Almost two weeks go Harold Pinter died. Here at the blog we posted the video of his Nobel acceptance speech. That speech is deservedly recognized for its power of message and delivery. Pinter was then already a sick man, having recently been treated for the cancer that would take his life three years later. His visible illness underlined the gravity of his words. Pinter, the playwright, knew this of course and used it.
This speech presented by Democracy Now to mark Said’s death in 2003 is the equal of Harold Pinter’s epoch reducing words. Said was also ill when he gave this speech. It is a very different speech, they have very different styles, than Pinter’s, but at it’s heart lies the same desire, perhaps produced by a looming mortality, to tell the truth about our world in the face of the lies told to hold it in chains.
The same incredibly fast mind that he was known for now leaves him, at times, breathless. But that mind is so clearly at work. I don’t know if Said and Pinter ever met, I would think they must have. I’d like to think they did. In any case, today I’ll chose to see these two talks as a conversation.
In this 2003 speech given a few months before he died Said talks about a whole range of issues and ideas. Rachel Corrie had just been murdered in Gaza by a bulldozer-driving Israeli soldier as she attempted to prevent the demolition of yet another Palestinian home. That act, both the nobility of the solidarity and the vulgarity of the murder, set the tone as Said places the Palestinian struggle in the context of a larger struggle for human freedom as well as the arena of global politics.
This was also the time that Abu Mazzen was chosen to lead the Palestinian Authority after the death(sic) of Yassir Arafat. His comments on the venality of the current Palestinian “leader” as well as that of other Arab “leaders” have only been triply confirmed since. A settlement within the framework of imperialism, which even much of the resistance accepts, is alien to Said. Despite all of its missteps, retreats, zig-zags and futilities. Despite the pharisees that have always claimed to speak in its name. He is a proud man and proud of the struggle he participated in for so many years.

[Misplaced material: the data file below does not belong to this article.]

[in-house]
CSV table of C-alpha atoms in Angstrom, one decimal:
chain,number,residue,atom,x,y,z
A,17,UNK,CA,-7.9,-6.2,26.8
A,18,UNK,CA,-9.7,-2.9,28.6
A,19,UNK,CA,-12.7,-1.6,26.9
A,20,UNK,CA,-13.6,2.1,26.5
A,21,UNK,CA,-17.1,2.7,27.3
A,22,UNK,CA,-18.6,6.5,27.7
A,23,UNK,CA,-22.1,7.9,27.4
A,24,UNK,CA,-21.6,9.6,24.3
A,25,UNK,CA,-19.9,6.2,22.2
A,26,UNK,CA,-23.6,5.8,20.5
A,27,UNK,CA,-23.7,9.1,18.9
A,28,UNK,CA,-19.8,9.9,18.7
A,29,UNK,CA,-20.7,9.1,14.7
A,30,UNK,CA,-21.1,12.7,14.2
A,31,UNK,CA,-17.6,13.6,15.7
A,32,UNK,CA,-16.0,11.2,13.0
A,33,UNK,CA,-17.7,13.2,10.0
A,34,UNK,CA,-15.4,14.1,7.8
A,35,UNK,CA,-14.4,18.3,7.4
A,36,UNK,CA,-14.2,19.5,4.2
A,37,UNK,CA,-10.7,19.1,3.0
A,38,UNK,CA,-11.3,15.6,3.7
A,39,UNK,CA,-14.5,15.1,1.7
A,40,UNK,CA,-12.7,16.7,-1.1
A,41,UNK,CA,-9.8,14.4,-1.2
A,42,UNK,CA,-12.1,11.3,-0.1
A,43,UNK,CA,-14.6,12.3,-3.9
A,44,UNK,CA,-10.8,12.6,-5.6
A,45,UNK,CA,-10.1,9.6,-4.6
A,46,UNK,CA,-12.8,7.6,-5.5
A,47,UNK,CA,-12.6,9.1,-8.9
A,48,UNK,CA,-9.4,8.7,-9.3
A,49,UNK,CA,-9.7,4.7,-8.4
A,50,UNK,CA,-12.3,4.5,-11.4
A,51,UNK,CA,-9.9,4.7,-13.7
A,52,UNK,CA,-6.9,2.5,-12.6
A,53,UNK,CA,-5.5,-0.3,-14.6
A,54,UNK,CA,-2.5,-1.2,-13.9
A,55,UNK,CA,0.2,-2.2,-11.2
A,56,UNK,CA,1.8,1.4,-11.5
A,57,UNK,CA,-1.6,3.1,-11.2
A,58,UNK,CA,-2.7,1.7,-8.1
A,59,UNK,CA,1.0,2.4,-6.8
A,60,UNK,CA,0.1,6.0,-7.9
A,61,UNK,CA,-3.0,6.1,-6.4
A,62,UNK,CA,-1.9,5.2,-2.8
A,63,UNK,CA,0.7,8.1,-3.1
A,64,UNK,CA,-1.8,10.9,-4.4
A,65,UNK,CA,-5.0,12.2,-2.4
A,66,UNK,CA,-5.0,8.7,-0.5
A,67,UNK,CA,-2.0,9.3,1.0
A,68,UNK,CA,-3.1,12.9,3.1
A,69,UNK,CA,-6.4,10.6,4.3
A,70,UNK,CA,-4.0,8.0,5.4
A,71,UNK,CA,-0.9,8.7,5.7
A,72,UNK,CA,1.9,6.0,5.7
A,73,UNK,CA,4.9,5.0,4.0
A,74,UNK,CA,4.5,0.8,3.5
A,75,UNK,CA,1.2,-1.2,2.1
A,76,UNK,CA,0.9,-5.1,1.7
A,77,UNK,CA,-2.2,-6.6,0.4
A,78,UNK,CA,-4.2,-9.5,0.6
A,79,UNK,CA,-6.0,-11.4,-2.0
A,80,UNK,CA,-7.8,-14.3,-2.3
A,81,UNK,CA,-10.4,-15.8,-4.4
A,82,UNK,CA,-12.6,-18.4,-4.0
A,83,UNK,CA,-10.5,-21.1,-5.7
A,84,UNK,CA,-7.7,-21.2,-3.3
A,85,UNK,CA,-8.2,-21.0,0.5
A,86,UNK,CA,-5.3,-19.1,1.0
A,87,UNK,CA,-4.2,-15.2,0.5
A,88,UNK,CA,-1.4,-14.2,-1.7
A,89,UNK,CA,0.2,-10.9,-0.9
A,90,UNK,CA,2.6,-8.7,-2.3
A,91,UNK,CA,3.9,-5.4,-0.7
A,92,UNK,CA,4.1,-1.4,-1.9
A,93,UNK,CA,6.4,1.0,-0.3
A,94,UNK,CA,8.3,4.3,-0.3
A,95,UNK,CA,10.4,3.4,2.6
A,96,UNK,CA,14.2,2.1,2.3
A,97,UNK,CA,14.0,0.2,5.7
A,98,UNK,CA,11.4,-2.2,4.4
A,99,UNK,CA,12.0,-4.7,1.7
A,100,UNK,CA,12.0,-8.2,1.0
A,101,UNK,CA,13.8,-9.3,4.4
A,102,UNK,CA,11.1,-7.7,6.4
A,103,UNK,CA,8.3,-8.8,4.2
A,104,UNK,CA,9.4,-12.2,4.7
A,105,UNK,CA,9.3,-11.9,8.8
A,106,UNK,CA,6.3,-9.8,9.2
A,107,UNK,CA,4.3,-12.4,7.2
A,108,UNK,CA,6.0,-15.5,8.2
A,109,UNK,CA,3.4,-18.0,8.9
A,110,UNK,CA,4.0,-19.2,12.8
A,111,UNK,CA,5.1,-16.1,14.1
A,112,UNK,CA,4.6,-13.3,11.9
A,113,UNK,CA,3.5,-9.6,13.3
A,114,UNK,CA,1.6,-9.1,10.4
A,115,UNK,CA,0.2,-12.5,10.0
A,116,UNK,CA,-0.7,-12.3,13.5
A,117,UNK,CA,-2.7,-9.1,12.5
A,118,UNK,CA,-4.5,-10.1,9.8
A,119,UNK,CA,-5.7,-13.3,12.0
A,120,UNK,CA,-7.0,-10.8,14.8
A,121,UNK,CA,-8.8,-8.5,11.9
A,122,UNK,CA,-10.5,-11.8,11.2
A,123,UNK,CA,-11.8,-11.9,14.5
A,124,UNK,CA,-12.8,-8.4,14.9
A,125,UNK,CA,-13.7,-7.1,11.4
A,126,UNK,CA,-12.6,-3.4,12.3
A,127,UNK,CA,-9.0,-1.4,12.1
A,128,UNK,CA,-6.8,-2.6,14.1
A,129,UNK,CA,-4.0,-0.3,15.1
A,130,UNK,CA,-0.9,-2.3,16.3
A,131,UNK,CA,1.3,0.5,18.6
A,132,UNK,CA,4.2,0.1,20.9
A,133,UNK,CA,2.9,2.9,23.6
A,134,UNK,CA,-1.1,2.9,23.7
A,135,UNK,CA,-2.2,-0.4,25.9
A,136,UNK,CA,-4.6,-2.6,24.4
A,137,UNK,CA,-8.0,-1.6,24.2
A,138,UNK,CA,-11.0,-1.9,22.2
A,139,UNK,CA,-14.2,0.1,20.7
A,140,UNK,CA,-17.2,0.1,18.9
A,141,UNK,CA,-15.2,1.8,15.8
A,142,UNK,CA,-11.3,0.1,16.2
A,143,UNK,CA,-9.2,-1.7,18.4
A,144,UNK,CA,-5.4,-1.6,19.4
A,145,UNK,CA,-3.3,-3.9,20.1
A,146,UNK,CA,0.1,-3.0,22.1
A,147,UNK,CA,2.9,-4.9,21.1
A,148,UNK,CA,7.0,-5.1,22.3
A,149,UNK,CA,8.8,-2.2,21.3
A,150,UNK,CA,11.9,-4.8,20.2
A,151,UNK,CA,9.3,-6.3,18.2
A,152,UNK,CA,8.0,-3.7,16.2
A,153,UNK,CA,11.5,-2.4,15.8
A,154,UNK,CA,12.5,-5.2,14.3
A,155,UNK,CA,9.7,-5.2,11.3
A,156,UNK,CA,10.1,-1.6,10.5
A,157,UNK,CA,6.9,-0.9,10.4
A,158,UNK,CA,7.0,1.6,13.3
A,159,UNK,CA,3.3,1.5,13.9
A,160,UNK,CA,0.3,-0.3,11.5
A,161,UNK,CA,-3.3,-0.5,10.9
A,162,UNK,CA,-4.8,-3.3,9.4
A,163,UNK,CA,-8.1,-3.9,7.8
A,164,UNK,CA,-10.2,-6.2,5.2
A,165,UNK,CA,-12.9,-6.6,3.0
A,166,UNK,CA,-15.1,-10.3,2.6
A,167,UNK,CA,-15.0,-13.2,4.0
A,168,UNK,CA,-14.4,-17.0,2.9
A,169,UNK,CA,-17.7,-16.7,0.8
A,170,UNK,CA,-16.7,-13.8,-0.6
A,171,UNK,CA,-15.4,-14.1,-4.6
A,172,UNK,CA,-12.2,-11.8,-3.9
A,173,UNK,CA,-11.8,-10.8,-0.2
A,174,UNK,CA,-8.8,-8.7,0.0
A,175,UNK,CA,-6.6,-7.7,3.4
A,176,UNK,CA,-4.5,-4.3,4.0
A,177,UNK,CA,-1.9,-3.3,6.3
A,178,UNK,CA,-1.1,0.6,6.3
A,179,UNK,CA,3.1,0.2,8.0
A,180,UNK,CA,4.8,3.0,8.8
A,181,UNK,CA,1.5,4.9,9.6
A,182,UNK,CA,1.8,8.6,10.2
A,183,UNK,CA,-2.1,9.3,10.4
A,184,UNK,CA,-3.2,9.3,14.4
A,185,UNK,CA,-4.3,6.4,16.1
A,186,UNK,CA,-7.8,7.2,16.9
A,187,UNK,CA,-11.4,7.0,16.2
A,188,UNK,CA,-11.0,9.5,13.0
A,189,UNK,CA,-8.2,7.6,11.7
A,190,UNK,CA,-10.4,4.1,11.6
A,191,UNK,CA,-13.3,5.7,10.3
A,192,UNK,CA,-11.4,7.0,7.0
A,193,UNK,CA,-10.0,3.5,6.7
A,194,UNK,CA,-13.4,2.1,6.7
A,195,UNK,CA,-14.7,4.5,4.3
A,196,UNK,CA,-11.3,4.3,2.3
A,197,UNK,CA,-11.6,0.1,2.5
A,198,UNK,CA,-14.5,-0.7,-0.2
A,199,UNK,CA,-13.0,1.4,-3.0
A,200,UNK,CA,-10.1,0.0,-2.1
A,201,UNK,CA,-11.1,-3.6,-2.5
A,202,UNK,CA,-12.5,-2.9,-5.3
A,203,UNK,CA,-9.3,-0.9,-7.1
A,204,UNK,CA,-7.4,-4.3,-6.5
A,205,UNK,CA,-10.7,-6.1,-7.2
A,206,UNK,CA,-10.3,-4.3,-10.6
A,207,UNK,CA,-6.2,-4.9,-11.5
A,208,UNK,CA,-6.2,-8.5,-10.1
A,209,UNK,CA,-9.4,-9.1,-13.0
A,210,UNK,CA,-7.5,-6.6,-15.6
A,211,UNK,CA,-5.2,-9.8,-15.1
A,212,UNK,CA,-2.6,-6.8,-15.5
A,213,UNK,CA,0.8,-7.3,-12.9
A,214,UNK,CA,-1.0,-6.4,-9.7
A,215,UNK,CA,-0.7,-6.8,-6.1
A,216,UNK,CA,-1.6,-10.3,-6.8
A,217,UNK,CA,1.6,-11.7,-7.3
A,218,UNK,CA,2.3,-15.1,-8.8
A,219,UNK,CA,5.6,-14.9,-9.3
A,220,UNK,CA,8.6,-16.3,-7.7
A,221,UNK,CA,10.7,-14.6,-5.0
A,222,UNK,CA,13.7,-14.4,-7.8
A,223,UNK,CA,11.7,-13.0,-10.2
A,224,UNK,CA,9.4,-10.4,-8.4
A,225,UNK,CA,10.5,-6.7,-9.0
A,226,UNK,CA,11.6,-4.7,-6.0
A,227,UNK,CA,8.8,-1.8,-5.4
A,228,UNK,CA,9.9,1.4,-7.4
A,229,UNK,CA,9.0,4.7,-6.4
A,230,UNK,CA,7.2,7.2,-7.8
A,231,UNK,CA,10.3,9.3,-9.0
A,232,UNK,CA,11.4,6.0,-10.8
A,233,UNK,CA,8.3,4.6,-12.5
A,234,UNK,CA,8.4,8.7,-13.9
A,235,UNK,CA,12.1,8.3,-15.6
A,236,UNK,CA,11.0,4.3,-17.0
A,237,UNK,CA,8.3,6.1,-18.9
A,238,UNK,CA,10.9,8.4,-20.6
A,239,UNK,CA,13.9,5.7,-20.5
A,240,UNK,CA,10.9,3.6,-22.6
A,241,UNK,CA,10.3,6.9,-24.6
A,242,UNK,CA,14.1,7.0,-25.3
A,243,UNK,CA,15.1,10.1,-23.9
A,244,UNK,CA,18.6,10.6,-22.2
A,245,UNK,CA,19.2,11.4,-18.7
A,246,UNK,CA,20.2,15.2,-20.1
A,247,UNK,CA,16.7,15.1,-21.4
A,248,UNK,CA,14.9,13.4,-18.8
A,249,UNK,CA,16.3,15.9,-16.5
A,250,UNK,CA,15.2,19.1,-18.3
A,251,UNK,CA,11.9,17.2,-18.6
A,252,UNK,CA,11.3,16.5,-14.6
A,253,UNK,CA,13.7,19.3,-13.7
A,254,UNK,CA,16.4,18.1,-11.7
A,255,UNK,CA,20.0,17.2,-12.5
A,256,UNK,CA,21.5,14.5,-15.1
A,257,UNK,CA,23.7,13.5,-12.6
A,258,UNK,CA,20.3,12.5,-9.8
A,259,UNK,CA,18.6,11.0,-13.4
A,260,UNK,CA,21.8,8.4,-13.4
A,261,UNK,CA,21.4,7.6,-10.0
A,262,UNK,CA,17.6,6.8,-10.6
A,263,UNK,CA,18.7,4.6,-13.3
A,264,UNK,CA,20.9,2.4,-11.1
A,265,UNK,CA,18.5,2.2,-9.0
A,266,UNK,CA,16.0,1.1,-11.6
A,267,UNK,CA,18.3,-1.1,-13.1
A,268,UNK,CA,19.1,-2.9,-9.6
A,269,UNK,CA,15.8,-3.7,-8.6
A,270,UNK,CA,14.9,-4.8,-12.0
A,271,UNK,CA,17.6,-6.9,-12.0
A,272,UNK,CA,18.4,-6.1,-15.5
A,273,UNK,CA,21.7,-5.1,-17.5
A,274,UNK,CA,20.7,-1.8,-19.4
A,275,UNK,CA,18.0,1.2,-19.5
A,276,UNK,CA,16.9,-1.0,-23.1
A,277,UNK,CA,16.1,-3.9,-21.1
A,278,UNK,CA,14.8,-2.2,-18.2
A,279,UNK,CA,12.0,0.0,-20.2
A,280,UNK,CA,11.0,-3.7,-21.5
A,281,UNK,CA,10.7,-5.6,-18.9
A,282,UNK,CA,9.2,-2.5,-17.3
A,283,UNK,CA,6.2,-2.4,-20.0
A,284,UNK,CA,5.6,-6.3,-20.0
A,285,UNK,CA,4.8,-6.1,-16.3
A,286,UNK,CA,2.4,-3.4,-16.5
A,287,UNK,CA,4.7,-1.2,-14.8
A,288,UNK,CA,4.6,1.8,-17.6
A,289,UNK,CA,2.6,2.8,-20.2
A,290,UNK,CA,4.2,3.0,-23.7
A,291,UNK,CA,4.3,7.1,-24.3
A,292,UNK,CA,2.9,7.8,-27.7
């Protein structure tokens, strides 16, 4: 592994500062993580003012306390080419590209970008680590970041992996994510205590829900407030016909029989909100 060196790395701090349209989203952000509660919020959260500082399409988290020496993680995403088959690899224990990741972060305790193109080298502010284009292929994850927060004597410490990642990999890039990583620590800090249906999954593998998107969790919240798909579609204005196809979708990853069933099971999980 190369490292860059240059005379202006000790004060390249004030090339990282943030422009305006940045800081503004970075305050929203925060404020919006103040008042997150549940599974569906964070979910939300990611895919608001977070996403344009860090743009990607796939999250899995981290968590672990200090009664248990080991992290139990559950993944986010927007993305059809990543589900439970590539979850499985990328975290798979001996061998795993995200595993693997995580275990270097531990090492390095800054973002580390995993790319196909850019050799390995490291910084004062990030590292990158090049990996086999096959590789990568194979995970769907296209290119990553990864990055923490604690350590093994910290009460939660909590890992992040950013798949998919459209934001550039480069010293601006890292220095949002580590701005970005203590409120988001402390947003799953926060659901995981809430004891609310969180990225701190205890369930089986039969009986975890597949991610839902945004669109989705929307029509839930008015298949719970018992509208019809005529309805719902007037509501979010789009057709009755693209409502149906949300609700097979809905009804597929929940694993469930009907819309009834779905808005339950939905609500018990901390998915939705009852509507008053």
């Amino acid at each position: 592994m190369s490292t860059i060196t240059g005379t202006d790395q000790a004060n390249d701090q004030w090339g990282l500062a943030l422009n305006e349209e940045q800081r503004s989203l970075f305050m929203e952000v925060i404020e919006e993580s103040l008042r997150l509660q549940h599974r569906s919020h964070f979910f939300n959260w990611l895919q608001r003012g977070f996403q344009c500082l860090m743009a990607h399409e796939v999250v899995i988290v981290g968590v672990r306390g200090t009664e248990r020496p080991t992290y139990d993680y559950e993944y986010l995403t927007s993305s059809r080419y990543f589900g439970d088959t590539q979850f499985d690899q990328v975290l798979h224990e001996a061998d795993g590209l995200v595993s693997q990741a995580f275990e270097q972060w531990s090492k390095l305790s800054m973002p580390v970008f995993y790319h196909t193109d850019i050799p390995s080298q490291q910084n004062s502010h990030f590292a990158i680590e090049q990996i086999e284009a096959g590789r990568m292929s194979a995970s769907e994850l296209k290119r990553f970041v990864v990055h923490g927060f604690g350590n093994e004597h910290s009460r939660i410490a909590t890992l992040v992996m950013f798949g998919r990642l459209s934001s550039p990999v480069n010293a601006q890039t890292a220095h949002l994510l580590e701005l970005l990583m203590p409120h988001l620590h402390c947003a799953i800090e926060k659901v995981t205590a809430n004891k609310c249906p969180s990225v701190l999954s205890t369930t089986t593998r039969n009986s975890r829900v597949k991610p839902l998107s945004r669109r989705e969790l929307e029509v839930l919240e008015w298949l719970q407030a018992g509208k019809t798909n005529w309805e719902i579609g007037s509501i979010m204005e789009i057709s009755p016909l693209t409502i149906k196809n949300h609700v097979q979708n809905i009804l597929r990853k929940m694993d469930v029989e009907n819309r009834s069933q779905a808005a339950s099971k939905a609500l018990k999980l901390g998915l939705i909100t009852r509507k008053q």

This is Said at his best; combative, a little hammy, powerfully lucid and with a full pallet of intellectual colors to paint with. A humanist, Said places Palestine firmly in the human family even if it be its most violated member. He fills the speech with sharp turns all coming back to the central dignity and justice of the Palestinian struggle, a vital component of a larger struggle for freedom.
When we are where we are today Edward Said can seem a distant figure. That only shows just how remarkable Said was. Who now to take his place? And with the death also of Darwish? Surely there are new voices that will rise, are rising to their place. The outpouring around the world of real rage with mass protests and demonstrations bode well for the struggle. That solidarity is confirmation of Said’s central message. A movement has awoken and with immense challenges before it. The moment is urgent for Gaza and we can not waste time reliving the failures of the past. What would Edward Said say? Well here is Edward Said. What does he say to us now?